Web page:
Une transition en crise ?

LONDRES – Les marchés émergents européens ont vécu cette année la pire crise jamais traversée depuis la grande «ampnbsp;récession de transitionampnbsp;» qui fit suite à la chute du communisme. Cinq pays devraient connaître une chute de leur PIB de l’ordre de deux chiffres. Les prêts non productifs du secteur bancaire et le chômage continuent de grimper dans de nombreux pays.

Cette région européenne en transition traverse sans aucun doute une crise profonde. Mais est-ce vraiment une crise de la transition du communisme vers une économie de marchéampnbsp;? Comment ont réagi les institutions et les politiques issues du processus de transitionampnbsp;? La crise pourrait-elle remettre en question les réformes en faveur de l’économie de marchéampnbsp;?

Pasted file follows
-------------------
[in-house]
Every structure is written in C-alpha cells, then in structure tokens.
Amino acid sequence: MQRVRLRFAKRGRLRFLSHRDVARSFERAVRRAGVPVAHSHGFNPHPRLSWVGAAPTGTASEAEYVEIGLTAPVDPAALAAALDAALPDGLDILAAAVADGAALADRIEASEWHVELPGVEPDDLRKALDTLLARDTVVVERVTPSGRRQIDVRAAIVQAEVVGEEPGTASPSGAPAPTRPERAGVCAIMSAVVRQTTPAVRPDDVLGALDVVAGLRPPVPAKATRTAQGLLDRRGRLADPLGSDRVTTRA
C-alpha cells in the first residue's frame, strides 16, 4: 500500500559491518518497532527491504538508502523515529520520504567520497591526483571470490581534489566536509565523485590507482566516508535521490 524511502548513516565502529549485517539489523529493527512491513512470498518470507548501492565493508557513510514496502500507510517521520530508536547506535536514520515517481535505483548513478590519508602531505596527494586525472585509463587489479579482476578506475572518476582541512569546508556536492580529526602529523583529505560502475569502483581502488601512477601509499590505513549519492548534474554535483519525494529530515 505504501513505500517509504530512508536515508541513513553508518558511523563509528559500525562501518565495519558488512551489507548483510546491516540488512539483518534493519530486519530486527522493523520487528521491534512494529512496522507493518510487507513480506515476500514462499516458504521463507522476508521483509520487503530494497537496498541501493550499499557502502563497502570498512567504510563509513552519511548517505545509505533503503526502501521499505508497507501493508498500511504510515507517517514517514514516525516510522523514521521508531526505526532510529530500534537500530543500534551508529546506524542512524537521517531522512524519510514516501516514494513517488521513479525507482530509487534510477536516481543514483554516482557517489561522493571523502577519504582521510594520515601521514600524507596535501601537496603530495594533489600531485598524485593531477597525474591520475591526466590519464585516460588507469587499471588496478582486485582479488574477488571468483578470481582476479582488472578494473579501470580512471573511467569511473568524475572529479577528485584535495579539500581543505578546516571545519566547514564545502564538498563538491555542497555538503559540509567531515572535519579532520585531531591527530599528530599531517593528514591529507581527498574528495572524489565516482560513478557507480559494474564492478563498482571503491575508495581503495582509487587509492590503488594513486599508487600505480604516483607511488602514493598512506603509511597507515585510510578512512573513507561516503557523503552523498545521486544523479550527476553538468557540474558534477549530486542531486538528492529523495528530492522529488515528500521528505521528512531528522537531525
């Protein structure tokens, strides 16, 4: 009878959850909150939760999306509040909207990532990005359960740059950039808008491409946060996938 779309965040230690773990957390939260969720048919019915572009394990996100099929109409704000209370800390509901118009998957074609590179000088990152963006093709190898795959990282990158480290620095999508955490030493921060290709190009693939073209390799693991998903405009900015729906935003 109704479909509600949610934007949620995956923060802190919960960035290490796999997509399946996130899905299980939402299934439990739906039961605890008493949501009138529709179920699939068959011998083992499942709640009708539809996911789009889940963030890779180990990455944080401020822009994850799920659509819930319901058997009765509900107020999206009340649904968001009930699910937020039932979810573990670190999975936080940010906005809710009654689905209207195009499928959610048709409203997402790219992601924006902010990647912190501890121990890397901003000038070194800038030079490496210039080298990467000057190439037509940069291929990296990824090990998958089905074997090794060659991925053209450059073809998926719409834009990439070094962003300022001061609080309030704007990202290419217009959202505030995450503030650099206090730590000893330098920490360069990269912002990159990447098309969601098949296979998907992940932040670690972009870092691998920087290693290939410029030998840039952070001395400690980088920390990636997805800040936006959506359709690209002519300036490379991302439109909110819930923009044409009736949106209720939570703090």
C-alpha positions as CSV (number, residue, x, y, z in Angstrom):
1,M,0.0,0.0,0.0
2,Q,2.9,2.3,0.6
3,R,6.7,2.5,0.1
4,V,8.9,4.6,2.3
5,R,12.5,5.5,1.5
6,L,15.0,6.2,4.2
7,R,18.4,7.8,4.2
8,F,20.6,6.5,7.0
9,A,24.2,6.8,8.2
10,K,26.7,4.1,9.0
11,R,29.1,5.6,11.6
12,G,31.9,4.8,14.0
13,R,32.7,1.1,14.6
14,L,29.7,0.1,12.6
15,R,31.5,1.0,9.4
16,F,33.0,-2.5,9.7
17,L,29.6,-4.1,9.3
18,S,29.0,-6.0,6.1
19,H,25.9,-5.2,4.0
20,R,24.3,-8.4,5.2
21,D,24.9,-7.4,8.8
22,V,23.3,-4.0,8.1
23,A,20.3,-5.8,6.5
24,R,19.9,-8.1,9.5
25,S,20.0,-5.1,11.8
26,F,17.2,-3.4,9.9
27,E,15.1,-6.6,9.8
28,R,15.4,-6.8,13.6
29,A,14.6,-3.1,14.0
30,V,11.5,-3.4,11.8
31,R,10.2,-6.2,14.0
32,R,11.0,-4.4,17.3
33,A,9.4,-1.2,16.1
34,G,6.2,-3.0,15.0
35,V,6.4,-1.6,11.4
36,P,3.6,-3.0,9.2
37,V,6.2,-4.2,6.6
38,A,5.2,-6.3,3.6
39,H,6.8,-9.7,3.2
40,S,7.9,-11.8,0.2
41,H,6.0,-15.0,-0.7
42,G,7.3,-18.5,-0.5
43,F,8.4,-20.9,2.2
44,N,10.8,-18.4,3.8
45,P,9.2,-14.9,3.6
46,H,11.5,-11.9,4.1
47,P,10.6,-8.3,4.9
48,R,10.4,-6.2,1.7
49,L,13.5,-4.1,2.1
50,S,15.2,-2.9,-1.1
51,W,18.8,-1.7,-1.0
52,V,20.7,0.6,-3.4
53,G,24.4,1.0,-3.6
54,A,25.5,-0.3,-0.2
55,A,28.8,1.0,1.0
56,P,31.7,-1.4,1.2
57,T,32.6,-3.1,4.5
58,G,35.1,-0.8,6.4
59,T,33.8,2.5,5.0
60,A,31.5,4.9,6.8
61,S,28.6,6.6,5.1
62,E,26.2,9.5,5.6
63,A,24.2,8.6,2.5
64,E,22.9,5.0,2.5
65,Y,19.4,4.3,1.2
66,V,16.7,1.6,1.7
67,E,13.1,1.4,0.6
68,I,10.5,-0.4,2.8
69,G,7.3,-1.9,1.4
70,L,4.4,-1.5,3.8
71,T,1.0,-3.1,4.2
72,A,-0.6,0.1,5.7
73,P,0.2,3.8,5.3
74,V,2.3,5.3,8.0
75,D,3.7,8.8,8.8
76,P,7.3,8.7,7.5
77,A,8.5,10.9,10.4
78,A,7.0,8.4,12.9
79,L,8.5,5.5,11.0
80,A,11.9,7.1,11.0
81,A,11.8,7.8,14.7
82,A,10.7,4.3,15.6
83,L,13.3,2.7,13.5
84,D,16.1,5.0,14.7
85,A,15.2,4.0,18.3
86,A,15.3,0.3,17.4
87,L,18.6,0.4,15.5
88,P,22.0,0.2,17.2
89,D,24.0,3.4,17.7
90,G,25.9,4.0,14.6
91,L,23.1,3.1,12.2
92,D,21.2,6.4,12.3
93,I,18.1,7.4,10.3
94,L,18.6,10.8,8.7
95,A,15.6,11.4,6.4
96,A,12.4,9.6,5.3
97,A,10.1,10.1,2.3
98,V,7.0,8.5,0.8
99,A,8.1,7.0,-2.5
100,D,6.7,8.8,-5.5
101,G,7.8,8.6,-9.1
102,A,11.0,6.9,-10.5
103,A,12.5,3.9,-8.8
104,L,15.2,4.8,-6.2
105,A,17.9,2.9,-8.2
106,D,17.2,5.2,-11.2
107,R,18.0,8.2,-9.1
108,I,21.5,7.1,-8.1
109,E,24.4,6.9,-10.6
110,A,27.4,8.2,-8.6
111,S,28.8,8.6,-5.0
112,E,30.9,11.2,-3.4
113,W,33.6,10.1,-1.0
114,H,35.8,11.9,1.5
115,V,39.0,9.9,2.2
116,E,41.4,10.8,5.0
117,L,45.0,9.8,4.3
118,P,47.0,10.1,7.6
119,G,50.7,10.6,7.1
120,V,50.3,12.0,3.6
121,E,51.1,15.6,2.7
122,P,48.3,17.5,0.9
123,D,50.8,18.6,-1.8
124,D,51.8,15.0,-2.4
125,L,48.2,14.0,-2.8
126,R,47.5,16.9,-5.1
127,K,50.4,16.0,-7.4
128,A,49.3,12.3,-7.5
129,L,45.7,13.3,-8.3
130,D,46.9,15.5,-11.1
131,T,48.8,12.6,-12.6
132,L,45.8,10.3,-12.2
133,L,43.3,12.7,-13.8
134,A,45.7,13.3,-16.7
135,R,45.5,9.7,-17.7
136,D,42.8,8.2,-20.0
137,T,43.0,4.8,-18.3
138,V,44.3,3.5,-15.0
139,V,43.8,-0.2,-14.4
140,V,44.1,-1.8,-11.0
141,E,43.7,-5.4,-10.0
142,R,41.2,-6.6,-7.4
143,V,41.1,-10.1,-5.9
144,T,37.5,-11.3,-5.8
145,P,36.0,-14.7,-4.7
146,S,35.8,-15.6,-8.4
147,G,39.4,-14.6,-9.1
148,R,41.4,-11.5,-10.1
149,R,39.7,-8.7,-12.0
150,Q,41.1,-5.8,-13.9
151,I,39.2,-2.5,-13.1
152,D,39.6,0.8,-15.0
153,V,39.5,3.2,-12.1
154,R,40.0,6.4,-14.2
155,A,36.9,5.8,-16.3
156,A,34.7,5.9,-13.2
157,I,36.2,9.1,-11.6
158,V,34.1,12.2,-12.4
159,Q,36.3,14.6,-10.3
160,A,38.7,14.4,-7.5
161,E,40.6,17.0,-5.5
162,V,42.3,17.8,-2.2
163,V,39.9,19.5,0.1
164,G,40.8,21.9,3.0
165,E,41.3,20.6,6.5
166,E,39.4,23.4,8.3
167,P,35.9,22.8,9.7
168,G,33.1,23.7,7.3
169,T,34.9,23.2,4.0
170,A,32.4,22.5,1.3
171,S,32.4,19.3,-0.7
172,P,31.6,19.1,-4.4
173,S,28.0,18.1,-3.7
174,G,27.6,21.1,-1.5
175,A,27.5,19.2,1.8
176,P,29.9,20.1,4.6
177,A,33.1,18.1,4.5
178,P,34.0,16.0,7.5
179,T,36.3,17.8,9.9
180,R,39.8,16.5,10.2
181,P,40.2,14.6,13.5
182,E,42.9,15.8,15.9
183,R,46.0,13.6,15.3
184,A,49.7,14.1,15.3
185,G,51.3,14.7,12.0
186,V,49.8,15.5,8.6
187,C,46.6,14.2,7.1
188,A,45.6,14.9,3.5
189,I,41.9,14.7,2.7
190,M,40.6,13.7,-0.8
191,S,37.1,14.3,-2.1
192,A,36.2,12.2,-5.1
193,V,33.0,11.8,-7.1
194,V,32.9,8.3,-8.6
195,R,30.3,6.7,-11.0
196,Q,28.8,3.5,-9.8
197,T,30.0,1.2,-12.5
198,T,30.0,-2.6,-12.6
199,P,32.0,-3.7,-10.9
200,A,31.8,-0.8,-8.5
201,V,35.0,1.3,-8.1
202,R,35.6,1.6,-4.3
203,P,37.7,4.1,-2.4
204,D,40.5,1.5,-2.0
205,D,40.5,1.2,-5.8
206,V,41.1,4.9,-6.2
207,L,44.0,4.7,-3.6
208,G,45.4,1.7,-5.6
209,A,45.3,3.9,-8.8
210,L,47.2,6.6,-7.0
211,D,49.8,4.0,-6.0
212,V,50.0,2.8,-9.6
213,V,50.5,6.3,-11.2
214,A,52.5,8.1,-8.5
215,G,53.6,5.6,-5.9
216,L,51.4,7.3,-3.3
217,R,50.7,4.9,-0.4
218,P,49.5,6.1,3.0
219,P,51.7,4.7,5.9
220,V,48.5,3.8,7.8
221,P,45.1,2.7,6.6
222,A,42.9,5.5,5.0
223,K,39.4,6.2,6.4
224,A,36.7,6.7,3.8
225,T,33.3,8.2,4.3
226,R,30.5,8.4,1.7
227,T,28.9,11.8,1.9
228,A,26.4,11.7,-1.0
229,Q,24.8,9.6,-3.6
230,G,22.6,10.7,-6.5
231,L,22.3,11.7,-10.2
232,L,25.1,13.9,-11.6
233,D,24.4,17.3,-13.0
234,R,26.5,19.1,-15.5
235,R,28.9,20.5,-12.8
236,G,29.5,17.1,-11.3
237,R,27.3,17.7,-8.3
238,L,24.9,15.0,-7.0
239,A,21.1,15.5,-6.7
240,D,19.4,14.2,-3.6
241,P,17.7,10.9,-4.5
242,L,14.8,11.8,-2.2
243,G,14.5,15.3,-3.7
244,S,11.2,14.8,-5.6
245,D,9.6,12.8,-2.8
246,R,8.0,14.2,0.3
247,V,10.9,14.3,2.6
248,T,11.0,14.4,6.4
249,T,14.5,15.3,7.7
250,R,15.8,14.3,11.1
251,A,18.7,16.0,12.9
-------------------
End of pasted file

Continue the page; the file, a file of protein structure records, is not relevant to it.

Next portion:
Tout en étant la région émergente à avoir le plus souffert de la crise, l’Europe centrale et orientale a généralement évité l’effondrement de ses devises, les défaillances bancaires systémiques et les pics d’inflation qui ont caractérisé les crises précédentes. Une situation tout à fait remarquable au regard de sa profonde intégration au reste du monde.

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